Unseasonably cold temperatures well below freezing in Eastern Washington this week allowed Chateau Ste. Michelle winemakers to harvest Riesling ice wine Tuesday (Dec. 16) in 0 degree temperatures. Weather conditions have enabled Chateau Ste. Michelle to harvest ice wine only six times in the Washington winery’s 40-year history. (Previous vintages were produced in 1978, 1995, 2002, 2003, 2006 and 2008.) Chateau Ste. Michelle was one of the first producers of ice wine in North America when it released its 1978 Ice Wine. Ice wine is rare because it requires a hard freeze below 14 degrees.
“After the regular harvest this fall, we left select blocks of Riesling grapes hanging in our Horse Heaven Vineyard (in Paterson, Wash.) just in case of a freeze, but you never know what you are going to get,” says Bob Bertheau, Chateau Ste. Michelle’s head winemaker. “Ice wine is uniquely challenging because it requires a perfect conflux of events -- a hard freeze with healthy, ripe fruit still hanging on the vine. And in the past, we had to pick the grapes in the middle of the night when temperatures are at their coldest, but it has been so cold this week that we were able to get a good night’s sleep and pick in the morning under blue skies.”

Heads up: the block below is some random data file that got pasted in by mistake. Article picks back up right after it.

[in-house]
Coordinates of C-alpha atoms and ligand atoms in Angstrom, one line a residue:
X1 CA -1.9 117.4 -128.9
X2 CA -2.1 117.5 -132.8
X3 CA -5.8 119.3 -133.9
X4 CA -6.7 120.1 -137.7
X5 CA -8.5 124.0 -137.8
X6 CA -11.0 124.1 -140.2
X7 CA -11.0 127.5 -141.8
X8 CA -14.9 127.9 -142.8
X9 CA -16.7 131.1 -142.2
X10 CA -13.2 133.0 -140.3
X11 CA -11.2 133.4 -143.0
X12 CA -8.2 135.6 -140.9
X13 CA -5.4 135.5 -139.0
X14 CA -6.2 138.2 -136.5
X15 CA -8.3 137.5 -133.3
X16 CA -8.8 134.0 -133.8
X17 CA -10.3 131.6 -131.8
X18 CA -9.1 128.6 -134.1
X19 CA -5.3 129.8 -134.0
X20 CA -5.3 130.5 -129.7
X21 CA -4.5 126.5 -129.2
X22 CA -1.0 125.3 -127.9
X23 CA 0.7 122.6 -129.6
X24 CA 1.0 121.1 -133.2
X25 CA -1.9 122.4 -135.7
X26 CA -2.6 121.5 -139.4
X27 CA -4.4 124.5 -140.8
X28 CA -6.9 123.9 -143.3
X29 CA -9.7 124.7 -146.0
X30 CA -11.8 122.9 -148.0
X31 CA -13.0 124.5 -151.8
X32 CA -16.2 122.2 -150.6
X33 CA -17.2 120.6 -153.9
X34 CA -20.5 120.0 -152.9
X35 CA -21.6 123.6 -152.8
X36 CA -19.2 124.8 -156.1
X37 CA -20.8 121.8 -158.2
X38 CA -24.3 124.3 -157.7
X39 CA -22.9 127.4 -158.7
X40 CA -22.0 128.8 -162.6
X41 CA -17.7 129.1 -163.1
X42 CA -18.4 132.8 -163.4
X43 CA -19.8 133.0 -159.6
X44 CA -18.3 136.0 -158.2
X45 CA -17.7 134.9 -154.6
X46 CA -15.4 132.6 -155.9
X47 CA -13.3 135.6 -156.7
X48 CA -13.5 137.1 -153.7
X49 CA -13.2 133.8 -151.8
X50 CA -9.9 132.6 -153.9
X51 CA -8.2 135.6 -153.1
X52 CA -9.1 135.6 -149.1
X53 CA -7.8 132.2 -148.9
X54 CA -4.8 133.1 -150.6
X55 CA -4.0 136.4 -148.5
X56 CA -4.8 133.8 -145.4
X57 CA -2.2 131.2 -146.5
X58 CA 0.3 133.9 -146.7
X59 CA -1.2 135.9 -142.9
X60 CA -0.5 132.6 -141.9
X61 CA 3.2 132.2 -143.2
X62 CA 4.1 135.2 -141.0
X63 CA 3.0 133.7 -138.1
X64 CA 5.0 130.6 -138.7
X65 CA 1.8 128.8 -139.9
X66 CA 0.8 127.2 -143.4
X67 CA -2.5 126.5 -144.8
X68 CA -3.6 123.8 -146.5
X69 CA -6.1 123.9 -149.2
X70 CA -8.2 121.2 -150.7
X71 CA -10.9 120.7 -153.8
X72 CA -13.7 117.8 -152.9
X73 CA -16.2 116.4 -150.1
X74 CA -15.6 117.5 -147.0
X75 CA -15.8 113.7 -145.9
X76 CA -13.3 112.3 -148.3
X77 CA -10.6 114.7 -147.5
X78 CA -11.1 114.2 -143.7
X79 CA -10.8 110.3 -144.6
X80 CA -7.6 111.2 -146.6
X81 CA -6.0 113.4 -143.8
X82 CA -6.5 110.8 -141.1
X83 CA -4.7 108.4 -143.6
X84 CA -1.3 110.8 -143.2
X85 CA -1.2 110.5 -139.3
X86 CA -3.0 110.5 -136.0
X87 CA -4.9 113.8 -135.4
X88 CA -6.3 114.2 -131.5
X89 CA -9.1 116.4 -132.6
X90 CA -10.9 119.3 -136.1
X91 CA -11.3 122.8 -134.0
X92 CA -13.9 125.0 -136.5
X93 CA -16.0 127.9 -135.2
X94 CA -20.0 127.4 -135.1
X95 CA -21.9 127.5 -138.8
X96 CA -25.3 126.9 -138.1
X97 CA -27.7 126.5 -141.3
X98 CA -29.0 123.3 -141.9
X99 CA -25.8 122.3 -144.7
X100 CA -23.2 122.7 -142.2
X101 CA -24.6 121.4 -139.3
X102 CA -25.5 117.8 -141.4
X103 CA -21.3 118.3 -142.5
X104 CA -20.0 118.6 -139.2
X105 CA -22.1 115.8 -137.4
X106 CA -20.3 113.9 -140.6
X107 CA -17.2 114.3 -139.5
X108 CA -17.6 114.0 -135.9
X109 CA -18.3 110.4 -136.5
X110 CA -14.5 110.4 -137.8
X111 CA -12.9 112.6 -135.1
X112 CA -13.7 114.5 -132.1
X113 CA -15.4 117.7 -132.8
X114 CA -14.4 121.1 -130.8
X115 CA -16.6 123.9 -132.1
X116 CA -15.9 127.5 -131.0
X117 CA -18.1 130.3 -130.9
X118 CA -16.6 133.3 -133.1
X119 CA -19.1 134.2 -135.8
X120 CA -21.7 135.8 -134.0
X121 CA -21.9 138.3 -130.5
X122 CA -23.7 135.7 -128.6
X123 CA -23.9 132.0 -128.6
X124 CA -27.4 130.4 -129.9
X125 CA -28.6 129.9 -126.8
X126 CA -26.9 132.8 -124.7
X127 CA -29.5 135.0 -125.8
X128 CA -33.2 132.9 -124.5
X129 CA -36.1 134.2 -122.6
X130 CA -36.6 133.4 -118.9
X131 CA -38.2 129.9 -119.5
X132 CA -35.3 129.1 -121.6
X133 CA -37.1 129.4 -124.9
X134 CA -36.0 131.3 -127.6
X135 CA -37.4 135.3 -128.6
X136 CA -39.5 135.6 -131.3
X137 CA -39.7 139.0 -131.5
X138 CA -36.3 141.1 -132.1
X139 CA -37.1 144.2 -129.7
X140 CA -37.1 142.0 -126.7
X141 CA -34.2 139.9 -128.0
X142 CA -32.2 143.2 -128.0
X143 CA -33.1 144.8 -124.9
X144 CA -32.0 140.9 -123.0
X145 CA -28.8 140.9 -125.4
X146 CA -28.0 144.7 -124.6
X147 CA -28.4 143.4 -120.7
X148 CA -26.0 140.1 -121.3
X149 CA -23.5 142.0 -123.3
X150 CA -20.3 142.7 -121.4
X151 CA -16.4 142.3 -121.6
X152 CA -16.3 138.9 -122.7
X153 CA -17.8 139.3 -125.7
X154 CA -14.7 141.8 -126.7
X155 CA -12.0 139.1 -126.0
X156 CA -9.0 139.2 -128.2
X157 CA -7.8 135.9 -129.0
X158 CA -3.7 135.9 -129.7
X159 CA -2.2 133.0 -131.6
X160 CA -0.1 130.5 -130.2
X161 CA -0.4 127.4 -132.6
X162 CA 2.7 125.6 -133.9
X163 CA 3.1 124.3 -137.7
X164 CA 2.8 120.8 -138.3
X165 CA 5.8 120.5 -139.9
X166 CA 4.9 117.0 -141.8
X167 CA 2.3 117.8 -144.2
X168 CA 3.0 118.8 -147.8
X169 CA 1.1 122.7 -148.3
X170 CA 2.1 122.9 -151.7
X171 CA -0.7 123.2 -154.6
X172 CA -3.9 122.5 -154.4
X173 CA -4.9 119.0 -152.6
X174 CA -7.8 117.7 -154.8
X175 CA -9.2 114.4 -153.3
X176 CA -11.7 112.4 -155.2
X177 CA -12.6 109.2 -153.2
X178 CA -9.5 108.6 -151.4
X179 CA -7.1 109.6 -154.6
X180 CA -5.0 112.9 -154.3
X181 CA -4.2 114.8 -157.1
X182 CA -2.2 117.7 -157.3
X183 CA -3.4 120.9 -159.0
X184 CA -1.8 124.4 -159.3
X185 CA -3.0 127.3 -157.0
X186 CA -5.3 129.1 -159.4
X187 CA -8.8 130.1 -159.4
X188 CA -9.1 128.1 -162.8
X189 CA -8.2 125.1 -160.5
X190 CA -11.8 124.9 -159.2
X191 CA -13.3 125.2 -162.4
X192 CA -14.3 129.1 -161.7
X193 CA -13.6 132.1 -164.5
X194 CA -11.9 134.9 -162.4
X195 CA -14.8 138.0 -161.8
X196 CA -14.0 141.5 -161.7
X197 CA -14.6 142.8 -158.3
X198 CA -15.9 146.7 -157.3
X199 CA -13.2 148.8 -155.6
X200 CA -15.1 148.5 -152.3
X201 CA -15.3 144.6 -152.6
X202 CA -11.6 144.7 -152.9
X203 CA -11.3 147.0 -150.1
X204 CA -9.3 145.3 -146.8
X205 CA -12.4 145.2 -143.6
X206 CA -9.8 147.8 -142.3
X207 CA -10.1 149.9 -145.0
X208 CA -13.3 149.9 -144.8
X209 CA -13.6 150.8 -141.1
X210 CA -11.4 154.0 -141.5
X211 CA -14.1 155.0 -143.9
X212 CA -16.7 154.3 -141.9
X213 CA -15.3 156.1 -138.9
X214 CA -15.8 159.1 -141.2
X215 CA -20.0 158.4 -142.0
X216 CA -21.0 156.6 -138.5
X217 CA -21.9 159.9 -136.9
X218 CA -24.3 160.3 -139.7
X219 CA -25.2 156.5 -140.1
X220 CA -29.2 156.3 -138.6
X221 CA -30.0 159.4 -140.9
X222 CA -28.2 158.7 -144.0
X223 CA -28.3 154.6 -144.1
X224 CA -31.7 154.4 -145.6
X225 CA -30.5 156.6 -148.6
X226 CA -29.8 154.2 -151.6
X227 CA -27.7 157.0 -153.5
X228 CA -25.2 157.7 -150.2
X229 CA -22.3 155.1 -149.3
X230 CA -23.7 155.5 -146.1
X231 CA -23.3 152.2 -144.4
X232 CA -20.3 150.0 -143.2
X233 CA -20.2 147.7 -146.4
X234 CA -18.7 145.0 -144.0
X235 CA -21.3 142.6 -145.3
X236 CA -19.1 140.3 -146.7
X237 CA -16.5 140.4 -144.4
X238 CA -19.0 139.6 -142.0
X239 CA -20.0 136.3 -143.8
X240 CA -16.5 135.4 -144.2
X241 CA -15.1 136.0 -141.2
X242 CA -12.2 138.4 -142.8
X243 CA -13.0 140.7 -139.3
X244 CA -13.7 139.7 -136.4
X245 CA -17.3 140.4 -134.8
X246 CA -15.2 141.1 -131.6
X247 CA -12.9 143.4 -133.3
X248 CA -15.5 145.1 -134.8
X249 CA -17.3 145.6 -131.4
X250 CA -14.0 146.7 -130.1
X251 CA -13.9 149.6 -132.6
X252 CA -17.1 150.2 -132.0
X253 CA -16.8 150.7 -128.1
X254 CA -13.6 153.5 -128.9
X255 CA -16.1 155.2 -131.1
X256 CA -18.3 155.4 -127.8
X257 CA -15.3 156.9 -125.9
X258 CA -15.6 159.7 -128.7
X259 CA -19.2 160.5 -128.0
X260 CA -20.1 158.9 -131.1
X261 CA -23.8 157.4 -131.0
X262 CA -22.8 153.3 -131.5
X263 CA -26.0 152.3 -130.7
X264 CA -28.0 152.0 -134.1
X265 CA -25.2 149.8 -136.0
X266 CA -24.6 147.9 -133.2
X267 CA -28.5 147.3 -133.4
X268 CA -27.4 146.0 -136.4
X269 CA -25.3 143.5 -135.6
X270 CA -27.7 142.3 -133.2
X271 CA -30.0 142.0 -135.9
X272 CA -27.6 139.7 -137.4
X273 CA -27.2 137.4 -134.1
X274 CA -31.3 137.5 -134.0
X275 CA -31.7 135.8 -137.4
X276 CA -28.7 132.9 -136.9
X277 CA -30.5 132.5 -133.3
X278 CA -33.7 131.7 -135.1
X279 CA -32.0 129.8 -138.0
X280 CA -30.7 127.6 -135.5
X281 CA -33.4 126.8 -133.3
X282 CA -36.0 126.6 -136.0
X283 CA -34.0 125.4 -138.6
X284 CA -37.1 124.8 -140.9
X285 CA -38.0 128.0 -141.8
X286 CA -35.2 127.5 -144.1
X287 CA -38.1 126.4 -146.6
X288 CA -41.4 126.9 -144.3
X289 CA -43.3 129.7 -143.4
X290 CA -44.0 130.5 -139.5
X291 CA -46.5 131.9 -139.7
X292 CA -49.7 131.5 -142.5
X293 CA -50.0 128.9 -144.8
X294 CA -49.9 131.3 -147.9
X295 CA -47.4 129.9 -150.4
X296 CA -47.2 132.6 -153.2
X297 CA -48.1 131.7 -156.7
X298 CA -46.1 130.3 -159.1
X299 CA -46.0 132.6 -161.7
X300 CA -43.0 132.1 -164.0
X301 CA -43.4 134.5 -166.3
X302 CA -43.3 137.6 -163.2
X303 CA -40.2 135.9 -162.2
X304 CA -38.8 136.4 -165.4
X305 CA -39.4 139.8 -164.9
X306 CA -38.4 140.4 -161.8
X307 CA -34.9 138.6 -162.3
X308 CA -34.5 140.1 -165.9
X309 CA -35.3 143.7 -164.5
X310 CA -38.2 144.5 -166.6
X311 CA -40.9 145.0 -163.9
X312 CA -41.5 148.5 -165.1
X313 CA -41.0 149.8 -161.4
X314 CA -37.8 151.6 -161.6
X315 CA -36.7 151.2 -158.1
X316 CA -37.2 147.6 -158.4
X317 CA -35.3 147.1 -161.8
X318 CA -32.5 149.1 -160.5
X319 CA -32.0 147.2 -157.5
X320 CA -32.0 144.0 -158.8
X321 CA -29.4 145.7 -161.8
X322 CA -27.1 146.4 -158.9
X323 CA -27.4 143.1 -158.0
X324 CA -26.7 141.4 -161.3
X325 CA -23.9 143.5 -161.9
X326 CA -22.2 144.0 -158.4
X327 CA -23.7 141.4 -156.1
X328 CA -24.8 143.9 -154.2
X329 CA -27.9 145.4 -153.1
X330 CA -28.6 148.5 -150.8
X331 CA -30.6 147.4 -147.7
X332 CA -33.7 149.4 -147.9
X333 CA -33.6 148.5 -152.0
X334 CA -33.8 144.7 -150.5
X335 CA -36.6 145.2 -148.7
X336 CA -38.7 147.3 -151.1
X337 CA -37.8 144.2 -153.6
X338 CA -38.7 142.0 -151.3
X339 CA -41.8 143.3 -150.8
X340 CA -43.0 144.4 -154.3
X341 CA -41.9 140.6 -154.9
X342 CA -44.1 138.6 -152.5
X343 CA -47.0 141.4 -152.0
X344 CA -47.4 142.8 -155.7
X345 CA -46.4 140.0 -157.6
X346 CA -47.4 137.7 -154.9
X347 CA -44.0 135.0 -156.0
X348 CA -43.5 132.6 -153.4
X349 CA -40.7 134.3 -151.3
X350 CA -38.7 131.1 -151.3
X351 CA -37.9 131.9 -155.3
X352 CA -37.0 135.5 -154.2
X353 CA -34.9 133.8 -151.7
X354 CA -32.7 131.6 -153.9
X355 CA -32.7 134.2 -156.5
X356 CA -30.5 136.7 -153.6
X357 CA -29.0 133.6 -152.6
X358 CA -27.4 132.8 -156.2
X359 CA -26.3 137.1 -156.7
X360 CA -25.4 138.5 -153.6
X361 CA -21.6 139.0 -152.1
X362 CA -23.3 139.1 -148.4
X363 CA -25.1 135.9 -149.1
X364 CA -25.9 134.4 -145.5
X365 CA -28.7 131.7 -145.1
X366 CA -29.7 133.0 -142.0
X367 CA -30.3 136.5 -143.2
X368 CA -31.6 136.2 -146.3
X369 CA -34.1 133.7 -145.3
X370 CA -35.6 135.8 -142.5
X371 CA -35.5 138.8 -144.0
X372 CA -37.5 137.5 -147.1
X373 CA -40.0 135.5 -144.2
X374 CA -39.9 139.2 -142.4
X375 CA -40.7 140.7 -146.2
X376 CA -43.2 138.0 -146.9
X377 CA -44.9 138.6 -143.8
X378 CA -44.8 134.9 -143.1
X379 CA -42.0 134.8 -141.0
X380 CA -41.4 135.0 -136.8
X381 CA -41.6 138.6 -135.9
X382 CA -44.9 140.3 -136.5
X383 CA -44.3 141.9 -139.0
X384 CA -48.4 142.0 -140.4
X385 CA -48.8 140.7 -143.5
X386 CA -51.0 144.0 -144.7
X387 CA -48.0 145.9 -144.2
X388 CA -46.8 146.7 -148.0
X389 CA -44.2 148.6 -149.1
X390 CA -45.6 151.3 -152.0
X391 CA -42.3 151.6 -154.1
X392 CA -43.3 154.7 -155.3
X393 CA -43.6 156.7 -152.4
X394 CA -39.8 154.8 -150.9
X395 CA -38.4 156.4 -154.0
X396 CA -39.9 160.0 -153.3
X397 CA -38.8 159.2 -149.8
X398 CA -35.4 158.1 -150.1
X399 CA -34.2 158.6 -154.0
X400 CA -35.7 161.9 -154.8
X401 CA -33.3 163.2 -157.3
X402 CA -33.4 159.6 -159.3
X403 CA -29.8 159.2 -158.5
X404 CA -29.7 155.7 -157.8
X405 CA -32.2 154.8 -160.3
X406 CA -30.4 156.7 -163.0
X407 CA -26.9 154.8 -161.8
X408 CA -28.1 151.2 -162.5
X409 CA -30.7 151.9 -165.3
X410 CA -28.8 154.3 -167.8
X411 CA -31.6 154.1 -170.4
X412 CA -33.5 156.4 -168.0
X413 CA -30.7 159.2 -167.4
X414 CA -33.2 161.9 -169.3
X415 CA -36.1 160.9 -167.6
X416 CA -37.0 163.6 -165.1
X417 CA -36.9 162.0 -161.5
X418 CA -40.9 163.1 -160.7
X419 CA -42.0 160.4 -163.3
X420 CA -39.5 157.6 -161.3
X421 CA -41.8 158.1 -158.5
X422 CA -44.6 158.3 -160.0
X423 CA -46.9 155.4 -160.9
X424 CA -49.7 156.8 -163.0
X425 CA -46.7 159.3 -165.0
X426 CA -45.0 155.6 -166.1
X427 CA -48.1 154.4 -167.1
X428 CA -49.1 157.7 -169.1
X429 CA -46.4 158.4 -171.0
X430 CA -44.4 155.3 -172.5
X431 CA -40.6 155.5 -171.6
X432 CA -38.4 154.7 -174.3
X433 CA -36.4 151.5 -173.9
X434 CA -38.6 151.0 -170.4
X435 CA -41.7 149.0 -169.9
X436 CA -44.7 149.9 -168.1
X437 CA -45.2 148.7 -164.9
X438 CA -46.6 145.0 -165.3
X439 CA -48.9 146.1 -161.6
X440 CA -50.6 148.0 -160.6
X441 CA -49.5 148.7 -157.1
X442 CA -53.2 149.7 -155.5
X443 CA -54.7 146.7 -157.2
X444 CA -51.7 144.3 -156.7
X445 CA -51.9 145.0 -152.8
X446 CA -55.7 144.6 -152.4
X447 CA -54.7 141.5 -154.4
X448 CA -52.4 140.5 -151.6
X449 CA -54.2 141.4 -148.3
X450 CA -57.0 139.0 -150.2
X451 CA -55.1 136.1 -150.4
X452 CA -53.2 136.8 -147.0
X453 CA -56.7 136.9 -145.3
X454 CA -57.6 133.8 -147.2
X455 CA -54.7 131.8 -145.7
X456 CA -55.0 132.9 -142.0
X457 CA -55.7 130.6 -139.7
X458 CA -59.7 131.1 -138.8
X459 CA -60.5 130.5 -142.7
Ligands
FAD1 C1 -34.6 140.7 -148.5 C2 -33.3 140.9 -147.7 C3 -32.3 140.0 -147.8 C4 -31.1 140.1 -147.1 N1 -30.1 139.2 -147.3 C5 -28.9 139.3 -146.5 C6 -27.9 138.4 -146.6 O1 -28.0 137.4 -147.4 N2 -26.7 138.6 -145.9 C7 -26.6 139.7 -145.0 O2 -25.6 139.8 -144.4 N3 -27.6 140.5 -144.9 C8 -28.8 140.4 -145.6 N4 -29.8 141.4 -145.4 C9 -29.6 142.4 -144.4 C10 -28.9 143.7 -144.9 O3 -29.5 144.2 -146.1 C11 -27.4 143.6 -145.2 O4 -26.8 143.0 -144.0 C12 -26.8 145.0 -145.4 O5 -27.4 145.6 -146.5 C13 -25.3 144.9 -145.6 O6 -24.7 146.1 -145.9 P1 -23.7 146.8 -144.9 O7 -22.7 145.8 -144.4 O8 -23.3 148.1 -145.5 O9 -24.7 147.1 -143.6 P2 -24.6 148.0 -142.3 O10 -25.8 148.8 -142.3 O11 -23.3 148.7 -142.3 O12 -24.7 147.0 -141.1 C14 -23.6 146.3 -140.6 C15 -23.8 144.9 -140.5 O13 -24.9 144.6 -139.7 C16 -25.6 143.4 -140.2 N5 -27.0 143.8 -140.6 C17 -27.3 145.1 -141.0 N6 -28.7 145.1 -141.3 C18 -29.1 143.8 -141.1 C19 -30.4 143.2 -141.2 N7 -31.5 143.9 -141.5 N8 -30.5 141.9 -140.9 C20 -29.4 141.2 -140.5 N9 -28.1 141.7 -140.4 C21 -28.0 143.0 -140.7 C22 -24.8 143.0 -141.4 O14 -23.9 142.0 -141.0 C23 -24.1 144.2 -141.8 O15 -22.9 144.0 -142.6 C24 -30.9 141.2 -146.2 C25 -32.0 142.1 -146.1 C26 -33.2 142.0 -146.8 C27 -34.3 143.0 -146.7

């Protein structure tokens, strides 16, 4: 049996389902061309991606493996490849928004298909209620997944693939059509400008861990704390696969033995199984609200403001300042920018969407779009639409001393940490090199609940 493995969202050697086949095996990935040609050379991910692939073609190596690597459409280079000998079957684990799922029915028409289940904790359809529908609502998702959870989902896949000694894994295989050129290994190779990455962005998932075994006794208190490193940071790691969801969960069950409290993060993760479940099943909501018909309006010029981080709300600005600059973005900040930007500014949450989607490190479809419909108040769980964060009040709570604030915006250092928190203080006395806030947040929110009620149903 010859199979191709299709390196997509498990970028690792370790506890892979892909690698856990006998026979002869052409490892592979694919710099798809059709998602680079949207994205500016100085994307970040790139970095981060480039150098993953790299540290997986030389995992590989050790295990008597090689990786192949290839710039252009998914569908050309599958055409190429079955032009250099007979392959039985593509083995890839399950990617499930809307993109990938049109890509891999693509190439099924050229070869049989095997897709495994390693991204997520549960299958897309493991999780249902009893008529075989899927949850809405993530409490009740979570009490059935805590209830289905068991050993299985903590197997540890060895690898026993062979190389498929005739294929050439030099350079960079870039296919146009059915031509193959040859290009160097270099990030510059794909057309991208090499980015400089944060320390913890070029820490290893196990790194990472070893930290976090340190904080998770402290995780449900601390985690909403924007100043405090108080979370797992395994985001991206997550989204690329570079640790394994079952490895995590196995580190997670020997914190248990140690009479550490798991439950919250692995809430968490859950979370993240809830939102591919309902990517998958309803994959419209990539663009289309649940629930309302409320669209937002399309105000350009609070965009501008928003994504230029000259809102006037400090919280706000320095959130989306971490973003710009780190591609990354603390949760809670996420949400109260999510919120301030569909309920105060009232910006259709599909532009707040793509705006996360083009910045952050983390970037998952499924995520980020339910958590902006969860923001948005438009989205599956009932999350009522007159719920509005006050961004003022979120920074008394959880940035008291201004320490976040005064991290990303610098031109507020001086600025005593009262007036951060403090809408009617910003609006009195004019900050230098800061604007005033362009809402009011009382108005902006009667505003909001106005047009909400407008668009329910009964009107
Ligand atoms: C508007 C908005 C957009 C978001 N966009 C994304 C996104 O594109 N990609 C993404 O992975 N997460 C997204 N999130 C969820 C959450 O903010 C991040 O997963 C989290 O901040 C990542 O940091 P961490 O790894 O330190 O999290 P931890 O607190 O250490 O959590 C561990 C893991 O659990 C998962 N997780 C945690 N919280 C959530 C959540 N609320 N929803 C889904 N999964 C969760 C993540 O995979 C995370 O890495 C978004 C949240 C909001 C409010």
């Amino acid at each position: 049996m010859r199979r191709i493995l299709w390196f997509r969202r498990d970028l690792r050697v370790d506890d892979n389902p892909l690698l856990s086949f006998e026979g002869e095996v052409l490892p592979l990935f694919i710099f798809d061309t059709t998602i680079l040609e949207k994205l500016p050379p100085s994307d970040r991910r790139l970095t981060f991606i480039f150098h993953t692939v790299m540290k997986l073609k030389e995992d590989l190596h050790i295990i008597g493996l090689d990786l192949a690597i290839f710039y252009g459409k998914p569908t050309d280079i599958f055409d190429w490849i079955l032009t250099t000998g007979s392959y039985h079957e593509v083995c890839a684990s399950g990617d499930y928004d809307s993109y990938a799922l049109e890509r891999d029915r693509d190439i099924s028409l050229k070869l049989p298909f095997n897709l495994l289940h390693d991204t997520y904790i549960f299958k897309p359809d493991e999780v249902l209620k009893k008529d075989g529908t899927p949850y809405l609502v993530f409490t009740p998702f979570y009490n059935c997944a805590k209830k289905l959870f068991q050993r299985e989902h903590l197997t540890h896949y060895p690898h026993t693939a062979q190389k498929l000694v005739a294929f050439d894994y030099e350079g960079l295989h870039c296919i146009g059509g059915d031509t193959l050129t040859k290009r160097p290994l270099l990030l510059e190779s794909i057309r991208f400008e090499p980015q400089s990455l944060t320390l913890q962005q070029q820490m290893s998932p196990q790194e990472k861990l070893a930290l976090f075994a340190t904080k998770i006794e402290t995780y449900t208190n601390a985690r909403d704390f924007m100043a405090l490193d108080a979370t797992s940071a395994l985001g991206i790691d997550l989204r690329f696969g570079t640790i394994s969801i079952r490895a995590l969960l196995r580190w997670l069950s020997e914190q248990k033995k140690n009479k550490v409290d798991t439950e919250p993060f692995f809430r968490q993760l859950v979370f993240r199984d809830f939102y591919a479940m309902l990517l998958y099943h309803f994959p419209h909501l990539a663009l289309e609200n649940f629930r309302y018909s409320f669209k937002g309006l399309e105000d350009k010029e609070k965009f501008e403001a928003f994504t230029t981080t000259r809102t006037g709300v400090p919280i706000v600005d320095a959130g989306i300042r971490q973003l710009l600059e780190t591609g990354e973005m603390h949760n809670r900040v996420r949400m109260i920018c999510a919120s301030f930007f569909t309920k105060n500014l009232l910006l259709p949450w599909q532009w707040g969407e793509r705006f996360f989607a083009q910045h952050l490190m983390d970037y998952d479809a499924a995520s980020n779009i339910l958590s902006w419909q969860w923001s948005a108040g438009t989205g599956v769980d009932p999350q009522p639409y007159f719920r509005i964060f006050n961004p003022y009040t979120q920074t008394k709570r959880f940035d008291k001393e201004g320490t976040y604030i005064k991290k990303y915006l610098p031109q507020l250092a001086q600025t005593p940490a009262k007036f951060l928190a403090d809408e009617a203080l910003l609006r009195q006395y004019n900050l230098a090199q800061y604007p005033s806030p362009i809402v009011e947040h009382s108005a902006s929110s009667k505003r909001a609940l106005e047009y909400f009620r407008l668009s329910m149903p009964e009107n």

Chateau Ste. Michelle’s white winemaker Wendy Stuckey, who joined the winery last year from Australia, was able to experience her first ice wine harvest.
“I was absolutely freezing,” says Stuckey. “But it was an amazing. I never thought I would get to experience picking frozen grapes in the sunshine. The grapes sounded like bullets when they hit the hopper. It took five hours to press the syrup-like juice out the frozen grapes.”
Grapes were picked at 49 degree Brix (sugar content). The grapes were picked and pressed immediately while still frozen, releasing only the sweet, concentrated juice--leaving the water, in the form of ice, behind. The juice will undergo a long, slow, cold fermentation for several months. The finished 2008 Eroica Riesling Ice Wine will be intensely rich, concentrated, with exotic, ripe flavors.
A total of 10 tons of fruit was picked, producing 200 gallons of juice -- the equivalent of 80 cases of ice wine. The wine will most likely release in the fall of 2009.
Founded in 1934, Chateau Ste. Michelle pioneered vinifera grape growing in Washington state and has been producing classic European varietal wines under the Ste. Michelle label since 1967. The winery combines an ongoing dedication to research with a commitment to classic winemaking traditions. The winery owns 3,500 acres of vineyards in the Columbia Valley of eastern Washington, including Canoe Ridge Estate and Cold Creek. Chateau Ste. Michelle enjoys winemaking partnerships with two of the world’s most distinguished vintners. Col Solare is an alliance with Tuscany’s Piero Antinori and Eroica Riesling is a partnership with the Mosel’s Ernst Loosen.
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